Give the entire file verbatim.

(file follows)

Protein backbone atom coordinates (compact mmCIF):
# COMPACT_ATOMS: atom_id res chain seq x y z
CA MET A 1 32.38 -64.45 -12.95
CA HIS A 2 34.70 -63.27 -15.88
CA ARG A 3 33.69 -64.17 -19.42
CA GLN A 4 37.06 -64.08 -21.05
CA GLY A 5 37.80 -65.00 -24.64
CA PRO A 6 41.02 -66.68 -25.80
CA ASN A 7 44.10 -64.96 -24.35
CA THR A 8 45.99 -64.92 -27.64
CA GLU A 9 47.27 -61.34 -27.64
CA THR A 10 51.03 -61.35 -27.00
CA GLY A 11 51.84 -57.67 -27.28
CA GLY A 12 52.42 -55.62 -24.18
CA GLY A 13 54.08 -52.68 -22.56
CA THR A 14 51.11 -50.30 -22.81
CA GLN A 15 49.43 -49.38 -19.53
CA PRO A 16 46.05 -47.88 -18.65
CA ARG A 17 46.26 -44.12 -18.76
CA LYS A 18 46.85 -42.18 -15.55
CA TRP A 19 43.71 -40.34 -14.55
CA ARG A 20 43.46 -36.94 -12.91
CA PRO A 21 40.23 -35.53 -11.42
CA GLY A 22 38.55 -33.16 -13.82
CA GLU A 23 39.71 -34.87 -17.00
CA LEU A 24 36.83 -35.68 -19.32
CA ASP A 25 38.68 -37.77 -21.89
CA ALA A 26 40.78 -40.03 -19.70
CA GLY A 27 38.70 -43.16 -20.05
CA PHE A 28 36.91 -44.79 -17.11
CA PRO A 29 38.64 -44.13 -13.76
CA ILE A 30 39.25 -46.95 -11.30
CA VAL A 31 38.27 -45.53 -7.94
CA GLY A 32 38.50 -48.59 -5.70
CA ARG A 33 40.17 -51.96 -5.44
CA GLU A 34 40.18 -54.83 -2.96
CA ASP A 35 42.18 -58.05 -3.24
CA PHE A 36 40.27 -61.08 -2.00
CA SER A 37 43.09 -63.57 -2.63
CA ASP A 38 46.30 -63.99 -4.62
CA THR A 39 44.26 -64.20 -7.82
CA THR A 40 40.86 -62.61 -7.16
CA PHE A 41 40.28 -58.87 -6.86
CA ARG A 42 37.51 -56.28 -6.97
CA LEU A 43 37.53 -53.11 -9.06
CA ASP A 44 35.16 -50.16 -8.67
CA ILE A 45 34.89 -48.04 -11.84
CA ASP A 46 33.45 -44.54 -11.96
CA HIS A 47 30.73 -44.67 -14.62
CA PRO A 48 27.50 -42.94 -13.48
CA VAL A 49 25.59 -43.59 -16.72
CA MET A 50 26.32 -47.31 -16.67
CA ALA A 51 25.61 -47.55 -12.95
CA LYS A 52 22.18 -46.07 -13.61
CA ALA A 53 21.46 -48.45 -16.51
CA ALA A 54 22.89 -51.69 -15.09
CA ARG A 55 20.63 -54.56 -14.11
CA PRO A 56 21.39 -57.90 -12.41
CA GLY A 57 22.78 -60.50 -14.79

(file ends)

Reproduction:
Protein backbone atom coordinates (compact mmCIF):
# COMPACT_ATOMS: atom_id res chain seq x y z
CA MET A 1 32.38 -64.45 -12.95
CA HIS A 2 34.70 -63.27 -15.88
CA ARG A 3 33.69 -64.17 -19.42
CA GLN A 4 37.06 -64.08 -21.05
CA GLY A 5 37.80 -65.00 -24.64
CA PRO A 6 41.02 -66.68 -25.80
CA ASN A 7 44.10 -64.96 -24.35
CA THR A 8 45.99 -64.92 -27.64
CA GLU A 9 47.27 -61.34 -27.64
CA THR A 10 51.03 -61.35 -27.00
CA GLY A 11 51.84 -57.67 -27.28
CA GLY A 12 52.42 -55.62 -24.18
CA GLY A 13 54.08 -52.68 -22.56
CA THR A 14 51.11 -50.30 -22.81
CA GLN A 15 49.43 -49.38 -19.53
CA PRO A 16 46.05 -47.88 -18.65
CA ARG A 17 46.26 -44.12 -18.76
CA LYS A 18 46.85 -42.18 -15.55
CA TRP A 19 43.71 -40.34 -14.55
CA ARG A 20 43.46 -36.94 -12.91
CA PRO A 21 40.23 -35.53 -11.42
CA GLY A 22 38.55 -33.16 -13.82
CA GLU A 23 39.71 -34.87 -17.00
CA LEU A 24 36.83 -35.68 -19.32
CA ASP A 25 38.68 -37.77 -21.89
CA ALA A 26 40.78 -40.03 -19.70
CA GLY A 27 38.70 -43.16 -20.05
CA PHE A 28 36.91 -44.79 -17.11
CA PRO A 29 38.64 -44.13 -13.76
CA ILE A 30 39.25 -46.95 -11.30
CA VAL A 31 38.27 -45.53 -7.94
CA GLY A 32 38.50 -48.59 -5.70
CA ARG A 33 40.17 -51.96 -5.44
CA GLU A 34 40.18 -54.83 -2.96
CA ASP A 35 42.18 -58.05 -3.24
CA PHE A 36 40.27 -61.08 -2.00
CA SER A 37 43.09 -63.57 -2.63
CA ASP A 38 46.30 -63.99 -4.62
CA THR A 39 44.26 -64.20 -7.82
CA THR A 40 40.86 -62.61 -7.16
CA PHE A 41 40.28 -58.87 -6.86
CA ARG A 42 37.51 -56.28 -6.97
CA LEU A 43 37.53 -53.11 -9.06
CA ASP A 44 35.16 -50.16 -8.67
CA ILE A 45 34.89 -48.04 -11.84
CA ASP A 46 33.45 -44.54 -11.96
CA HIS A 47 30.73 -44.67 -14.62
CA PRO A 48 27.50 -42.94 -13.48
CA VAL A 49 25.59 -43.59 -16.72
CA MET A 50 26.32 -47.31 -16.67
CA ALA A 51 25.61 -47.55 -12.95
CA LYS A 52 22.18 -46.07 -13.61
CA ALA A 53 21.46 -48.45 -16.51
CA ALA A 54 22.89 -51.69 -15.09
CA ARG A 55 20.63 -54.56 -14.11
CA PRO A 56 21.39 -57.90 -12.41
CA GLY A 57 22.78 -60.50 -14.79